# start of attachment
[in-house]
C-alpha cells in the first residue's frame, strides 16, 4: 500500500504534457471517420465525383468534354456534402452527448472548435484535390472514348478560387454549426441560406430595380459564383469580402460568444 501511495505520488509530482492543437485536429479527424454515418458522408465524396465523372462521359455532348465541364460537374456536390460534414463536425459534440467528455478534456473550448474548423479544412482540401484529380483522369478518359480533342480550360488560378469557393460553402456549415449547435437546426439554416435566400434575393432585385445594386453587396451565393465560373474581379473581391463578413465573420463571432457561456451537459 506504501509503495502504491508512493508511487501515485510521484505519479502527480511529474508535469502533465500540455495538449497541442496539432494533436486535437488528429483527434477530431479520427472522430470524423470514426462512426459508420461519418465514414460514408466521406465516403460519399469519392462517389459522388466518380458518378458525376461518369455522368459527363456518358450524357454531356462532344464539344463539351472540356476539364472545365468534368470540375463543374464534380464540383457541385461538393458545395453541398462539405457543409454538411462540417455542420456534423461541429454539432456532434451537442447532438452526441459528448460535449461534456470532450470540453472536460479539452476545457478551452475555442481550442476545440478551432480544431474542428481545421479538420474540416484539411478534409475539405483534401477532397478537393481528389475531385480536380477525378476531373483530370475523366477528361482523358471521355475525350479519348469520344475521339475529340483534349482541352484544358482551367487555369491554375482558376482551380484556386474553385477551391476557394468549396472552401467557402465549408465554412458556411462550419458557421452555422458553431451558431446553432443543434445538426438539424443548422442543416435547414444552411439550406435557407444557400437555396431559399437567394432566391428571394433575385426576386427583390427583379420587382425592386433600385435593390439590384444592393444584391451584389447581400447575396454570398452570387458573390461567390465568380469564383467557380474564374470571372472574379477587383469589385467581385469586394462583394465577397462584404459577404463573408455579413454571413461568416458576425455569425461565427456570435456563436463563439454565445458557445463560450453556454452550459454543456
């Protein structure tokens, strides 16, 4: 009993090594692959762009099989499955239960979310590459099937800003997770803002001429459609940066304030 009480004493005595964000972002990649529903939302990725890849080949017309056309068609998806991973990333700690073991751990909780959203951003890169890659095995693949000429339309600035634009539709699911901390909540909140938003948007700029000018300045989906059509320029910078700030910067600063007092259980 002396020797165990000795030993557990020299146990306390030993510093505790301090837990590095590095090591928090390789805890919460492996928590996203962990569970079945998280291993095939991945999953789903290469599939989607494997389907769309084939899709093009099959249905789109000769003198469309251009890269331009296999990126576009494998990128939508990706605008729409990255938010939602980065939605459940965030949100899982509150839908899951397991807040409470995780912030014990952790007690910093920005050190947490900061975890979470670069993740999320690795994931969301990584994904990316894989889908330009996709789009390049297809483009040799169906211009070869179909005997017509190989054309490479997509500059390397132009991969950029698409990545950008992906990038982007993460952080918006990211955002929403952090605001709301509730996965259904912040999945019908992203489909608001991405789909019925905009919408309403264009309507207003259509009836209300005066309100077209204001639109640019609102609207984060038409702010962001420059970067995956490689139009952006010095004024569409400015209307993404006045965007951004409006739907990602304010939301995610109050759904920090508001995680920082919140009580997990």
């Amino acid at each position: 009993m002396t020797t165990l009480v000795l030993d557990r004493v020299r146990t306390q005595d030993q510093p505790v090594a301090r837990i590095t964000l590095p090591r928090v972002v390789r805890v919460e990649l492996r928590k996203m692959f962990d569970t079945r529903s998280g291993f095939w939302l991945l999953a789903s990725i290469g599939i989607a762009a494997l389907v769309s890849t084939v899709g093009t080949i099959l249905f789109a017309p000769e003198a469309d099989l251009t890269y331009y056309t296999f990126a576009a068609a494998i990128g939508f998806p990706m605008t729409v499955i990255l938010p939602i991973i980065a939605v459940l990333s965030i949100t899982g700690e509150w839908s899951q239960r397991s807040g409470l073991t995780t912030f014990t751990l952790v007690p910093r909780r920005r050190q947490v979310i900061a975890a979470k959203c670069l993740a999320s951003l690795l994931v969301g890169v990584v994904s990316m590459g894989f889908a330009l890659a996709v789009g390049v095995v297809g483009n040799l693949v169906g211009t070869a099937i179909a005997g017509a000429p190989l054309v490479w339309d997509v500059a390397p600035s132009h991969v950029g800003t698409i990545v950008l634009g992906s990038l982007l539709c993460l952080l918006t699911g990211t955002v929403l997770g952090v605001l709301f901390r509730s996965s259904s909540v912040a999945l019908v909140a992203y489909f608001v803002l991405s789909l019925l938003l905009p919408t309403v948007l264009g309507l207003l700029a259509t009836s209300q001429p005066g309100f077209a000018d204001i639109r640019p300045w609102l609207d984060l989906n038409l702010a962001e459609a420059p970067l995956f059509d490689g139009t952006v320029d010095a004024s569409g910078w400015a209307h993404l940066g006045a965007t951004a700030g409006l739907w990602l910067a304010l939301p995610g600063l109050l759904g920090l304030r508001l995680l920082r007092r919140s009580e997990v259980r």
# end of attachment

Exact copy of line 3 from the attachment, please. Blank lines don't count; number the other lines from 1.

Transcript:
């Protein structure tokens, strides 16, 4: 009993090594692959762009099989499955239960979310590459099937800003997770803002001429459609940066304030 009480004493005595964000972002990649529903939302990725890849080949017309056309068609998806991973990333700690073991751990909780959203951003890169890659095995693949000429339309600035634009539709699911901390909540909140938003948007700029000018300045989906059509320029910078700030910067600063007092259980 002396020797165990000795030993557990020299146990306390030993510093505790301090837990590095590095090591928090390789805890919460492996928590996203962990569970079945998280291993095939991945999953789903290469599939989607494997389907769309084939899709093009099959249905789109000769003198469309251009890269331009296999990126576009494998990128939508990706605008729409990255938010939602980065939605459940965030949100899982509150839908899951397991807040409470995780912030014990952790007690910093920005050190947490900061975890979470670069993740999320690795994931969301990584994904990316894989889908330009996709789009390049297809483009040799169906211009070869179909005997017509190989054309490479997509500059390397132009991969950029698409990545950008992906990038982007993460952080918006990211955002929403952090605001709301509730996965259904912040999945019908992203489909608001991405789909019925905009919408309403264009309507207003259509009836209300005066309100077209204001639109640019609102609207984060038409702010962001420059970067995956490689139009952006010095004024569409400015209307993404006045965007951004409006739907990602304010939301995610109050759904920090508001995680920082919140009580997990």